Crosslake council member questions hiring process
CROSSLAKE — At a special council meeting Jan. 6, the Crosslake City Council agreed to interview three planning and zoning administrator candidates. This follows the recent resignation of former administrator Jon Kolstad.
Council member Marcia Seibert-Volz asked why the personnel committee hadn’t seen the five applications the city received, and why the council wasn’t involved but instead was going by staff recommendation to interview three candidates.
She suggested the council close its meeting to review the applications.
City Clerk Char Nelson said past practice has never been for the personnel committee to do any hiring. She said the job description determines minimum qualifications candidates must have, and three of the five applicants had those minimum qualifications.
The council learned it can interview the three qualified applicants and offer the job to one, or it can decide to reopen the application process if it isn’t comfortable hiring any of those interviewed.
At the council’s regular meeting Monday, Jan. 10, Seibert-Volz asked the council to change its policy to have the personnel committee review applications for supervisory positions and then recommend candidates for the city council to interview. Mayor Dave Nevin supported the idea, but the other three council members opposed it.
The personnel committee includes the city administrator, mayor and one council member, who is Seibert-Volz.
“In the future we need to have the personnel committee look at all applications and rate them. I feel the city council should be a part of it,” Seibert-Volz said, adding the city administrator and city clerk shouldn’t decide who the council should interview for a supervisory position.
Council member John Andrews disagreed, saying the council’s job is to provide guidance and direction to staff, not run the city.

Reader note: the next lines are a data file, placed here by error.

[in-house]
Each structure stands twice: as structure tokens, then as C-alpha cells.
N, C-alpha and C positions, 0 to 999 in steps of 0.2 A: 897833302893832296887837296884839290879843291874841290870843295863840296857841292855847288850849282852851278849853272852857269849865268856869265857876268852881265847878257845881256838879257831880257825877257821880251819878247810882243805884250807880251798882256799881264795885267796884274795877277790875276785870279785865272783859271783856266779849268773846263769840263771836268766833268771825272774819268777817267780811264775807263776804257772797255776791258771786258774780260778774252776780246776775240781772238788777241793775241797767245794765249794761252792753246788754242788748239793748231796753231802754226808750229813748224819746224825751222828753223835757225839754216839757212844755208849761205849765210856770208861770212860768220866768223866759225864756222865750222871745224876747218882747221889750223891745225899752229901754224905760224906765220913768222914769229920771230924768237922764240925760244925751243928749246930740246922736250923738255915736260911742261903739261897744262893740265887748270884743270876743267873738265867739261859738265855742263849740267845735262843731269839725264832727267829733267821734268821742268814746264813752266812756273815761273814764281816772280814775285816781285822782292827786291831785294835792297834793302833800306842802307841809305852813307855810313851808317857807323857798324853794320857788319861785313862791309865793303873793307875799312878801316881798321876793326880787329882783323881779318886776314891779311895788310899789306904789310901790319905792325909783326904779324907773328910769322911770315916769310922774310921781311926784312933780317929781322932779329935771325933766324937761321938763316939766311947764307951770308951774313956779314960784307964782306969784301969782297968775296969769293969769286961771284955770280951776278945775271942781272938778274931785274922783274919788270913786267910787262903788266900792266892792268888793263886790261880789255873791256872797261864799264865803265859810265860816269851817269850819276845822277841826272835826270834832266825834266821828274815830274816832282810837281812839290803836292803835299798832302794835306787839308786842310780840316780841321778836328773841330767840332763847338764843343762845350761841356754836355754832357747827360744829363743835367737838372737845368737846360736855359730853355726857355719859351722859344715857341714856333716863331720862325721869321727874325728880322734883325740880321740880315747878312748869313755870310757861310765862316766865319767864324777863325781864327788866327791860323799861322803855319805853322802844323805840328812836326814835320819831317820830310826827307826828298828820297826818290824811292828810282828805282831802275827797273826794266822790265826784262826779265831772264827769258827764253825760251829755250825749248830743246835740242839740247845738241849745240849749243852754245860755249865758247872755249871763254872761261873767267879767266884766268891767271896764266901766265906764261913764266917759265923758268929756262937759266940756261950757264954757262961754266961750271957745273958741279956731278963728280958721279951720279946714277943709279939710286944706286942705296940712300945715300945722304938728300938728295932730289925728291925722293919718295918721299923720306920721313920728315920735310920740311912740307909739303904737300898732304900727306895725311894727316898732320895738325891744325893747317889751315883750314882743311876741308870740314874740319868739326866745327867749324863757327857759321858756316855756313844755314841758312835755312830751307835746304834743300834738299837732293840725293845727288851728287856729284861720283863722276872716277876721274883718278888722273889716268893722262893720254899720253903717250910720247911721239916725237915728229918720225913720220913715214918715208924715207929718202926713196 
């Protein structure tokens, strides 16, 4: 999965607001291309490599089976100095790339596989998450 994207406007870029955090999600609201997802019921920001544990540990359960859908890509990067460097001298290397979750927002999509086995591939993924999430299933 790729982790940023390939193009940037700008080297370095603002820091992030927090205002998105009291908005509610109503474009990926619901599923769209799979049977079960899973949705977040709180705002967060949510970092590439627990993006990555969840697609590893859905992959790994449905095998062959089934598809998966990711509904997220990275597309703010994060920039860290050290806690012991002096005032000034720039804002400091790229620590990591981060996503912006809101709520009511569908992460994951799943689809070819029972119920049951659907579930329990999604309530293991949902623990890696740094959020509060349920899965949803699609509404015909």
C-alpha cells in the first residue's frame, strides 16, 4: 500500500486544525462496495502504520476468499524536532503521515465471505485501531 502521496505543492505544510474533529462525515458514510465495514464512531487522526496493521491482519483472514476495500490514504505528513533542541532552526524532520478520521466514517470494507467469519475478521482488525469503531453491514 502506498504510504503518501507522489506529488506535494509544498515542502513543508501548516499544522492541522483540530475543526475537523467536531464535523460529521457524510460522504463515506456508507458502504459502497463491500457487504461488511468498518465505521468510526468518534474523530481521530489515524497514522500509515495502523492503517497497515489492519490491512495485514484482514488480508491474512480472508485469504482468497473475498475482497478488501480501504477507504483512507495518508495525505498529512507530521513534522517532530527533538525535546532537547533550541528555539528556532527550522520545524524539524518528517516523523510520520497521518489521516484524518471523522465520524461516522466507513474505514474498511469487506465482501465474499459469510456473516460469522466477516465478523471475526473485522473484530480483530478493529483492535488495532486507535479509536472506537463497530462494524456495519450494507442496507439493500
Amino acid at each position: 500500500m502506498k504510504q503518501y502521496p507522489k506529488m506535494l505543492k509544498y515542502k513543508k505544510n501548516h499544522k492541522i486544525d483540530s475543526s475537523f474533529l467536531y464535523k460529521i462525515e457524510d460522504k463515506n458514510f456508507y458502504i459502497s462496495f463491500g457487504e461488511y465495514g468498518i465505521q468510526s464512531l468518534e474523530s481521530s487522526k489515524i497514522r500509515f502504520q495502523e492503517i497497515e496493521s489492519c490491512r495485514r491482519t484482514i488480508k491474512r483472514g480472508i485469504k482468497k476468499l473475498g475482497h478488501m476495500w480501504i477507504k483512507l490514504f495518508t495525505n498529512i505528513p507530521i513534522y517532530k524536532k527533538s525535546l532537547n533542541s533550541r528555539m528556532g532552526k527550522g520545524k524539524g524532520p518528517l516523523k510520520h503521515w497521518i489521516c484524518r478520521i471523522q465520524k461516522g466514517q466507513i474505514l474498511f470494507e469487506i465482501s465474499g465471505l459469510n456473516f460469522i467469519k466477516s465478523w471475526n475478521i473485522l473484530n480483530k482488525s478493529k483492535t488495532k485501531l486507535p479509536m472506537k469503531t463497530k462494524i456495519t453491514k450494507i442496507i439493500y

Seibert-Volz said: “The council is responsible for hiring and firing, and we aren’t seeing all applications.” She said she wasn’t trying to run the city on a day-to-day basis or micromanage.
Council member Dave Schrupp attended both meetings online via Zoom from Florida.
City emailSeibert-Volz also asked that the city release her city email account so she could be in charge of it.
“I don’t want the city to read my emails,” she said, noting she was happy to pay the $5.99 a month for her city email account.
City attorney Brad Person said there was the potential for public data to be included in city emails that must be kept. He suggested Seibert-Volz use her personal email account. Seibert-Volz said she wouldn’t delete any city emails.
Nevin provided a second to Seibert-Volz’s request, though he said he wasn’t sure it was a legitimate request. The council never voted.
“We have no access to your emails,” City Clerk Char Nelson said.
“Crosslake Communications said you do,” Seibert-Volz responded.
“I’m not trying to hide anything. This is just a personal thing for me,” she said.
This meeting can be viewed at “City of Crosslake - YouTube.”
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